Here’s one way to use the Alipay app.
The New York Times reports that China recently launched a new health code system that dictates whether one “should be quarantined or allowed into subways, malls and other public spaces.”
Dubbed the Alipay Health Code, the system provides users with a color code indicating their health status. A green QR code allows its holder to move freely in the Middle Kingdom, yellow means that he or she could be asked to stay home for seven days, while red automatically dictates a two-week quarantine.
In Hangzhou, where the system was initially launched, propaganda-style banners tell people: “Green code, travel freely. Red or yellow, report immediately.”
The health code was co-developed by Alibaba sister company Ant Financial. Its creators said that it uses big data to predict one’s state of health, drawing info from known coronavirus cases and government data on travel bookings.
Users have to sign up on Alipay to receive their QR code and purportedly, it’s become a requirement if you want to move around most Chinese cities.
The code has reportedly created a lot of tension in Hangzhou, with subway guards running down passengers, others going through unchecked, and complaints flooding social media.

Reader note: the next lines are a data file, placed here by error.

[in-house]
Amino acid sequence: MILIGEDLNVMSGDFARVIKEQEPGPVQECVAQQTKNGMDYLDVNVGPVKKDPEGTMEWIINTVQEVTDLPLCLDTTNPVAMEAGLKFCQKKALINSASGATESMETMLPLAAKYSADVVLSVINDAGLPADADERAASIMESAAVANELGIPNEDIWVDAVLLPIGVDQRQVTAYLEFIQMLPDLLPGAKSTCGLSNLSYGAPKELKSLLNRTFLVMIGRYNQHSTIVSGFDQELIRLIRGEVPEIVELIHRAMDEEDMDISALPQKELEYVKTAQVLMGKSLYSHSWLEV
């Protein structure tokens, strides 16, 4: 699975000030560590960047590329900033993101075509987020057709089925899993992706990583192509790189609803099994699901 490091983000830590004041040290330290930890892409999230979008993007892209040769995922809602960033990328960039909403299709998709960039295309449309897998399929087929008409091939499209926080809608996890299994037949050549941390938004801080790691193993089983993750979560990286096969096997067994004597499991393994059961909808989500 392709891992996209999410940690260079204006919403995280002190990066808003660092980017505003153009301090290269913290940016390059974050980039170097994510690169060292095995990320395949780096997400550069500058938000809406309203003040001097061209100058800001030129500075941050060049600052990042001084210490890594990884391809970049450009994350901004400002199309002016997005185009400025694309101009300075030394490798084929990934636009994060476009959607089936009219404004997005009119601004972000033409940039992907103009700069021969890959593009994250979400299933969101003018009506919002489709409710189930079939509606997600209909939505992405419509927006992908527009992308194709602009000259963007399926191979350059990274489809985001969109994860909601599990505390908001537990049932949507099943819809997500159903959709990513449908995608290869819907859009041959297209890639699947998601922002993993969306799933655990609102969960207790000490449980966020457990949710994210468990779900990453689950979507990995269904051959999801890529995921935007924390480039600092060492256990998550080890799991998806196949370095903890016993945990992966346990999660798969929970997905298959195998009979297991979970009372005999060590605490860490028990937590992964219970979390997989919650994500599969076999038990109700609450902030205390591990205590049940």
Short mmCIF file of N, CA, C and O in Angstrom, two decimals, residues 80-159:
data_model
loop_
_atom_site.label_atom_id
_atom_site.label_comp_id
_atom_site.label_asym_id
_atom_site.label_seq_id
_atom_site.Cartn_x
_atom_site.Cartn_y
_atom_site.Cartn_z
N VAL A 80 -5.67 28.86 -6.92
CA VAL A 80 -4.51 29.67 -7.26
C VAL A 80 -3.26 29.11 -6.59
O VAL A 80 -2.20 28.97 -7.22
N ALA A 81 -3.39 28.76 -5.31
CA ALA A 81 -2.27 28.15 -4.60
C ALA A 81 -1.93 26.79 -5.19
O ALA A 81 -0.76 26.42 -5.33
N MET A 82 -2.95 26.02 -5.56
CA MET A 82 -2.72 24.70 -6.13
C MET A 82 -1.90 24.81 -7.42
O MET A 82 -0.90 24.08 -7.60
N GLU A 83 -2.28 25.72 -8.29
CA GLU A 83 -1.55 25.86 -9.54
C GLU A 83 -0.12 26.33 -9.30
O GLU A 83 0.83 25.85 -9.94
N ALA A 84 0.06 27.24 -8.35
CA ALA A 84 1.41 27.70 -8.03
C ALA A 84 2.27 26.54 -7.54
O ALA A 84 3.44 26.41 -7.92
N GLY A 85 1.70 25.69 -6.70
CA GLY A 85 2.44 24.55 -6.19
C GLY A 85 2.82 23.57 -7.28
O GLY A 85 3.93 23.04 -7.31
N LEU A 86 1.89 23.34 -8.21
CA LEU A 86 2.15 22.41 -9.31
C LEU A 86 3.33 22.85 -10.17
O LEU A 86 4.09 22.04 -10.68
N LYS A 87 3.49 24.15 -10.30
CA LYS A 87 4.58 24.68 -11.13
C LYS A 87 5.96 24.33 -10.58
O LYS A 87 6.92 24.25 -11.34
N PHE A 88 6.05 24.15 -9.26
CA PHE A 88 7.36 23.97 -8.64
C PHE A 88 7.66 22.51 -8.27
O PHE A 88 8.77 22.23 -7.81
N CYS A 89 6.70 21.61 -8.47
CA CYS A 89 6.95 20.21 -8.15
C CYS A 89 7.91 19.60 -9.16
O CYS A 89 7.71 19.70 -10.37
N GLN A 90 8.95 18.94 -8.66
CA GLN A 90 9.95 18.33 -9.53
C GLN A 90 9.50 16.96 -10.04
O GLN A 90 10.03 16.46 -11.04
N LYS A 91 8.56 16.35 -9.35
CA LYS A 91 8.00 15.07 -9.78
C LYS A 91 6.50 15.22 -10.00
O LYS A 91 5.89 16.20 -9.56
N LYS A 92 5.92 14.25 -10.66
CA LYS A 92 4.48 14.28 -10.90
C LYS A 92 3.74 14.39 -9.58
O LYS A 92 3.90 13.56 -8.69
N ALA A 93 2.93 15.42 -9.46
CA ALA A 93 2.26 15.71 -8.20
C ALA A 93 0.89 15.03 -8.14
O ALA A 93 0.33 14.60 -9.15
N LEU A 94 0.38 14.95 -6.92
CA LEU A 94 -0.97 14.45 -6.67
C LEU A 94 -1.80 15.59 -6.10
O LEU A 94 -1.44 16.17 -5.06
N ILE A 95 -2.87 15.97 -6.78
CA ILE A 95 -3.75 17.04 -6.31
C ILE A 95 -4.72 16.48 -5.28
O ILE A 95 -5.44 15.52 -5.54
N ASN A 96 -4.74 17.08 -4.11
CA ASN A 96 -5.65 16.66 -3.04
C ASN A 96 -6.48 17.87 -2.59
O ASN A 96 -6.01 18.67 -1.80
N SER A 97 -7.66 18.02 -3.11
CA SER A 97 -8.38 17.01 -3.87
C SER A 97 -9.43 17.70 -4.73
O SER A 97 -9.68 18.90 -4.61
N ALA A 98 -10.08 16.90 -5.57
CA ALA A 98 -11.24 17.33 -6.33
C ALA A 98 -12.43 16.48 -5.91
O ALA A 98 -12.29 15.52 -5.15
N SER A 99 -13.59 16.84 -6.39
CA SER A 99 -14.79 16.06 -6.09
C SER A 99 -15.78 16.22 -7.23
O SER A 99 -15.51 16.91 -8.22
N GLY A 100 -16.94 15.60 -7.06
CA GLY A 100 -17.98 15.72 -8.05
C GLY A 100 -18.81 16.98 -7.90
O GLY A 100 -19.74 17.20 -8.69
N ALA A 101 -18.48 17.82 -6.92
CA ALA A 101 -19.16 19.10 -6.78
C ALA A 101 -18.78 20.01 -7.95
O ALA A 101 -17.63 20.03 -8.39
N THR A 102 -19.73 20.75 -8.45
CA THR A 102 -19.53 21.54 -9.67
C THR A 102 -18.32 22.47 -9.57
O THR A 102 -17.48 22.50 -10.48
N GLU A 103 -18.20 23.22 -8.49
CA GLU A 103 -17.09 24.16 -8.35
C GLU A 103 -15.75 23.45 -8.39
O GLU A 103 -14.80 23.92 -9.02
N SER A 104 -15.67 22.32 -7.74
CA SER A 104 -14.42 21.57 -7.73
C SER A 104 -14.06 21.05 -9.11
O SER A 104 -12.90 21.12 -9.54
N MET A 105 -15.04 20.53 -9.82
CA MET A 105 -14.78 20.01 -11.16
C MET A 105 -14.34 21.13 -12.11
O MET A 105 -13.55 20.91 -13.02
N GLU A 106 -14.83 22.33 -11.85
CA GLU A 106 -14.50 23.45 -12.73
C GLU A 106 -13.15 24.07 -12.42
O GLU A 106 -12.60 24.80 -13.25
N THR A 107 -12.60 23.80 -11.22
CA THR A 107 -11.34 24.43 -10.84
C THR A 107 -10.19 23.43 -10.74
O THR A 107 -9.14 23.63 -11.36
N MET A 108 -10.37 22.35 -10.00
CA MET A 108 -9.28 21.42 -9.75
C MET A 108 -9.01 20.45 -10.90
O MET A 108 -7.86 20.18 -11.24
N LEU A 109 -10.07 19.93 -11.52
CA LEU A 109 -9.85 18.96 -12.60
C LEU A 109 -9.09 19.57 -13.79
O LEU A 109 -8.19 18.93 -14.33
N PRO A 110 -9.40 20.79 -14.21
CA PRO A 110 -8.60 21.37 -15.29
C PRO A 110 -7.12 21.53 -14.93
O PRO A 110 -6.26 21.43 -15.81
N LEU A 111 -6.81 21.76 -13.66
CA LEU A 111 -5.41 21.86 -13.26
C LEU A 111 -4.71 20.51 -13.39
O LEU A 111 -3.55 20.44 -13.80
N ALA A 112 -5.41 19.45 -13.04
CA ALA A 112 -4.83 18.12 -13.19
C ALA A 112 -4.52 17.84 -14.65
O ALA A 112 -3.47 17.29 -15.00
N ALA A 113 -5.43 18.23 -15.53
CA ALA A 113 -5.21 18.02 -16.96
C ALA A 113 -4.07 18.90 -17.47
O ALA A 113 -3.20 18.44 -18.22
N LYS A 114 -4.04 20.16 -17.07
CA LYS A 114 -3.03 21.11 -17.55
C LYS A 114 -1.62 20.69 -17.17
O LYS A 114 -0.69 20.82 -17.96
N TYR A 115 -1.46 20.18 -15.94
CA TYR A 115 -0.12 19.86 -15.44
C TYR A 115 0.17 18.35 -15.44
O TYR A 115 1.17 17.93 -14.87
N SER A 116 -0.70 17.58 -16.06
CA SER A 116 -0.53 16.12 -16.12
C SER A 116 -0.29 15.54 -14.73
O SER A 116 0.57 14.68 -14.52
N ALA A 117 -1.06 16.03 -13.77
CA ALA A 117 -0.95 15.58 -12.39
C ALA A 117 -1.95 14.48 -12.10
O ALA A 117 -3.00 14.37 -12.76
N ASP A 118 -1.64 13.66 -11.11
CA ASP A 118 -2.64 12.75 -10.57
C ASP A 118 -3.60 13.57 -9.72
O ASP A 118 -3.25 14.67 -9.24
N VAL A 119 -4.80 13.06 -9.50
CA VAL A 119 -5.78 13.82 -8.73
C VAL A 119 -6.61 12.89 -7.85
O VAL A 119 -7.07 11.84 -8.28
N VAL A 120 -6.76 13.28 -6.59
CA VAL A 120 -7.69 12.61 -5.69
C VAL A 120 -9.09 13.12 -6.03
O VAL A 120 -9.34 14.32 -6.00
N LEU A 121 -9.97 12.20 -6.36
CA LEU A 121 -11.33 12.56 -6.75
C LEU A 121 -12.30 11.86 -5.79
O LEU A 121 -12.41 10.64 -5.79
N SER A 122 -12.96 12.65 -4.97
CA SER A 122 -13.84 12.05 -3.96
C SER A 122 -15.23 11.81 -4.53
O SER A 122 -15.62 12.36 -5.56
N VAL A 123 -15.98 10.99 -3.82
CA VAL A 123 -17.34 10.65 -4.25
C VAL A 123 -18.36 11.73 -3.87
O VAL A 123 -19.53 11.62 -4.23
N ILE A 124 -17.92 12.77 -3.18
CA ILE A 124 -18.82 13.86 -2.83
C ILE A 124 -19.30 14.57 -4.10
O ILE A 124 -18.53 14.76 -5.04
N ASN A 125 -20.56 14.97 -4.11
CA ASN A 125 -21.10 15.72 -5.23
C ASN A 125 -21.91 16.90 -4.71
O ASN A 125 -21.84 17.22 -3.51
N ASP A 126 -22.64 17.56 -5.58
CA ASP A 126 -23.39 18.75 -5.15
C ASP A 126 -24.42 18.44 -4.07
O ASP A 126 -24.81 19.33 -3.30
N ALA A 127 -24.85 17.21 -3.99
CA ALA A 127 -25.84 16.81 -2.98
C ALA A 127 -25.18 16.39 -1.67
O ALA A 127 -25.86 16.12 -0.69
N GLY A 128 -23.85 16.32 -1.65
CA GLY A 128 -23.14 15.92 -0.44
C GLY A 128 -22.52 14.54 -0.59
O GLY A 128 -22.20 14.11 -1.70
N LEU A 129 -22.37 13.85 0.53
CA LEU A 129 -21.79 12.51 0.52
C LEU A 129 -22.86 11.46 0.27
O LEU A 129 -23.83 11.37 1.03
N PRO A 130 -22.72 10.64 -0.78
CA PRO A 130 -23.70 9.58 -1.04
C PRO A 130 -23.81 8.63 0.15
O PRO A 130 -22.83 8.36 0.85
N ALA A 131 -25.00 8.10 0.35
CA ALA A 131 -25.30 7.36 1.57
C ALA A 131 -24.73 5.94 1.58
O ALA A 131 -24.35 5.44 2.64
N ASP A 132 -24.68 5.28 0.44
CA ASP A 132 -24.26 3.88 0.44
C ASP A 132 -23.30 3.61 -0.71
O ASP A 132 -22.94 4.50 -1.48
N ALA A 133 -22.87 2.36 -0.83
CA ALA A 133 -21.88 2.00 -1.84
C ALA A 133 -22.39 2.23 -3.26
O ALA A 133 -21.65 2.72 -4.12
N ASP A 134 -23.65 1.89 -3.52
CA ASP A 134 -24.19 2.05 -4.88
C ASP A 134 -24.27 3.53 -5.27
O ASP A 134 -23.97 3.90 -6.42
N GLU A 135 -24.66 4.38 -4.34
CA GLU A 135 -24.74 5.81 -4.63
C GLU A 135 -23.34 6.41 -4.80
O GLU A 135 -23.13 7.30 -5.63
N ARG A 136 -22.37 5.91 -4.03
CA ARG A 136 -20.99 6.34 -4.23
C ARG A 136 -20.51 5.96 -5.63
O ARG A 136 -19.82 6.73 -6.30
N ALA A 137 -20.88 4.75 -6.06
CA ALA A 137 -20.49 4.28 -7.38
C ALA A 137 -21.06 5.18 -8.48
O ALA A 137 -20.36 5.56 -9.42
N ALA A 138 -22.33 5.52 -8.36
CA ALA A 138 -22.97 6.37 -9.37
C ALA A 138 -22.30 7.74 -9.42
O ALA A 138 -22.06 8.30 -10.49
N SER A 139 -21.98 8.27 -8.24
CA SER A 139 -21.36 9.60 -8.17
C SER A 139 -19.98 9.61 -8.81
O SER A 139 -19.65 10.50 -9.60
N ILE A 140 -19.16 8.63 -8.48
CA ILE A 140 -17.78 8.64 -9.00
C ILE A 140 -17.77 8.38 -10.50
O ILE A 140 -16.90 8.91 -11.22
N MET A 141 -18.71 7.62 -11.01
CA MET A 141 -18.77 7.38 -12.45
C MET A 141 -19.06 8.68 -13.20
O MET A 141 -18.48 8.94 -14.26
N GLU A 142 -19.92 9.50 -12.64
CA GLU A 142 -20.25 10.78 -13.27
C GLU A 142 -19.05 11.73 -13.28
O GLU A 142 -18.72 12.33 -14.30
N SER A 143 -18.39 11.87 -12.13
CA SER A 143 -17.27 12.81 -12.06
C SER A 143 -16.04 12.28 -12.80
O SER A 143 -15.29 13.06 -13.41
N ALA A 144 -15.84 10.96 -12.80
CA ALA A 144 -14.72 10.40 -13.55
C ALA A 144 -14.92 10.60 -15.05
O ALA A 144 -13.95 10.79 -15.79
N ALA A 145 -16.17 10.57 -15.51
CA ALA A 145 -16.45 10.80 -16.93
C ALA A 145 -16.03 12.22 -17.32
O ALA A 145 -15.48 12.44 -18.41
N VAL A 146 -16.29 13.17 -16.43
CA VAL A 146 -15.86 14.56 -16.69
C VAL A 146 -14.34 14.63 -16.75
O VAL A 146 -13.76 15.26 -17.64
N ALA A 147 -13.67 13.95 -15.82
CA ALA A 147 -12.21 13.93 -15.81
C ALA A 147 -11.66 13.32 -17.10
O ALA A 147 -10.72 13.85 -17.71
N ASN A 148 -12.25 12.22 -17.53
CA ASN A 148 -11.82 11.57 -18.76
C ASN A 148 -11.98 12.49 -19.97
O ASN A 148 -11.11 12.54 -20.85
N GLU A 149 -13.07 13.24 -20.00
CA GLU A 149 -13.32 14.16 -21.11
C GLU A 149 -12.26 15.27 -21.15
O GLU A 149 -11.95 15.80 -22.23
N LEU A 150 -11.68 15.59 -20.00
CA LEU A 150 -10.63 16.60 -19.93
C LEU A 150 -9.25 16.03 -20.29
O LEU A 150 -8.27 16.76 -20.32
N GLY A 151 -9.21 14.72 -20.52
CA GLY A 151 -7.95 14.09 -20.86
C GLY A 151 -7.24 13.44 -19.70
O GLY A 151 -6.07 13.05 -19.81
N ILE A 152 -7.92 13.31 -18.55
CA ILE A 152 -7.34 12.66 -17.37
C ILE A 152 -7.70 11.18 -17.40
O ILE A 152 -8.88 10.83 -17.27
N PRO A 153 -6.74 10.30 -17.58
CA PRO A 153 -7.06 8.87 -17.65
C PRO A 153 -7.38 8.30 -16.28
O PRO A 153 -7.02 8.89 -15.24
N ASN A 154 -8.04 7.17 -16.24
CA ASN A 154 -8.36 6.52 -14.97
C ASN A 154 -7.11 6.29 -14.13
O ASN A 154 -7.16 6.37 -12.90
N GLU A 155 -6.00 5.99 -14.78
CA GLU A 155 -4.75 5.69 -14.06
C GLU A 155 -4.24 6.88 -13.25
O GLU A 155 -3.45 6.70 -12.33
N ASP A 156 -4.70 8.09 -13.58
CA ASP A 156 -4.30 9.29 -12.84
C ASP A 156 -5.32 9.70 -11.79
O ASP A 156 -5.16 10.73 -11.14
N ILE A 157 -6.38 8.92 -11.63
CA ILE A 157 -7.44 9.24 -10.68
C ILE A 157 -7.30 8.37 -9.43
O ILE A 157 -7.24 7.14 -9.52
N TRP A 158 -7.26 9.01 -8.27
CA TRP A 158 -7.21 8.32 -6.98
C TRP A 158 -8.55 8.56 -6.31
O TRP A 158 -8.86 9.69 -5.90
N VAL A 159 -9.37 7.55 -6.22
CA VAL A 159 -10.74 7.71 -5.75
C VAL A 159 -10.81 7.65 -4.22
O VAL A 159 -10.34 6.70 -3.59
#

29-year-old Leon Lei also noted the lack of information about the rules:
“The broad rules aren’t public,” Mr. Lei said. “How it assigns red or yellow codes isn’t public. And there’s no clear way to make your code turn green.”
And there’s also this:
The Times’s analysis found that as soon as a user grants the software access to personal data, a piece of the program labeled “reportInfoAndLocationToPolice” sends the person’s location, city name and an identifying code number to a server. The software does not make clear to users its connection to the police. But according to China’s state-run Xinhua news agency and an official police social media account, law enforcement authorities were a crucial partner in the system’s development.
The Times’ also found that every time a holder’s code is scanned, “his or her current location appears to be sent to the system’s servers.” This, The Times notes, “could allow the authorities to track people’s movements over time.”
All that said, some seem to be happy with the current level Big Brothery in the Mainland. “Alipay already has all our data,” 26-year-old Doo Wang said. “So what are we afraid of? Seriously.”